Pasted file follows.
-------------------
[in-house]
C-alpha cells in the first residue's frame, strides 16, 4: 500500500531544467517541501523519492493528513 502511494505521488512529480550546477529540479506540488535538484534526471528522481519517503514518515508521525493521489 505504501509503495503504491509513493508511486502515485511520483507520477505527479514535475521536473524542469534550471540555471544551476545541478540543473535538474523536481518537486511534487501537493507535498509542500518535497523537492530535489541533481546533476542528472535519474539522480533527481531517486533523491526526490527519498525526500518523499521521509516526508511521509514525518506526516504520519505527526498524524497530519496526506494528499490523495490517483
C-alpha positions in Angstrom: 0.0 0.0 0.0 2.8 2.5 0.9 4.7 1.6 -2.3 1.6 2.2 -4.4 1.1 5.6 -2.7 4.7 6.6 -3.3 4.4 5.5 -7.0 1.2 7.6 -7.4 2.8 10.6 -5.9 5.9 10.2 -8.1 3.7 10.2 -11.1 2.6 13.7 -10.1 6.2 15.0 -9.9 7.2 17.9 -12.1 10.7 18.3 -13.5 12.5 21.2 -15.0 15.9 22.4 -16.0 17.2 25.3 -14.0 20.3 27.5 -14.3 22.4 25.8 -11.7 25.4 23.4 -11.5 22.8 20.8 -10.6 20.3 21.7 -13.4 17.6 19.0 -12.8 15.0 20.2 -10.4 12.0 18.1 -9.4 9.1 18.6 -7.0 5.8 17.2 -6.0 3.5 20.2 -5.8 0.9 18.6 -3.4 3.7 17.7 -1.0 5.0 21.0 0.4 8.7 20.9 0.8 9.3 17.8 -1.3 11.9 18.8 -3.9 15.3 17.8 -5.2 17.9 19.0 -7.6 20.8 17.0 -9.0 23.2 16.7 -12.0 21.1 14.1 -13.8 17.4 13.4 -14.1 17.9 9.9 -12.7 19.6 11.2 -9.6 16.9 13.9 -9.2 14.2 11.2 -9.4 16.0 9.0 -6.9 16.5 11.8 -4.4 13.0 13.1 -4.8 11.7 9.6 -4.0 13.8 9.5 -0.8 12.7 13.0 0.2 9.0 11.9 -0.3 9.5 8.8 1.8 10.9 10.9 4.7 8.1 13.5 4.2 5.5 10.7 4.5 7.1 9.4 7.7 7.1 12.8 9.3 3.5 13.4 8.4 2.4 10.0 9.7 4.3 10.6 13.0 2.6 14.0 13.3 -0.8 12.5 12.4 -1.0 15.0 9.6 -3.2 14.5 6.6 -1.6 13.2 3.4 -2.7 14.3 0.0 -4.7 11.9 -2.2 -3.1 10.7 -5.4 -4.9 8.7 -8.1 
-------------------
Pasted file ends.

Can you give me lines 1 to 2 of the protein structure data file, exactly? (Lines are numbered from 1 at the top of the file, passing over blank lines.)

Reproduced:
[in-house]
C-alpha cells in the first residue's frame, strides 16, 4: 500500500531544467517541501523519492493528513 502511494505521488512529480550546477529540479506540488535538484534526471528522481519517503514518515508521525493521489 505504501509503495503504491509513493508511486502515485511520483507520477505527479514535475521536473524542469534550471540555471544551476545541478540543473535538474523536481518537486511534487501537493507535498509542500518535497523537492530535489541533481546533476542528472535519474539522480533527481531517486533523491526526490527519498525526500518523499521521509516526508511521509514525518506526516504520519505527526498524524497530519496526506494528499490523495490517483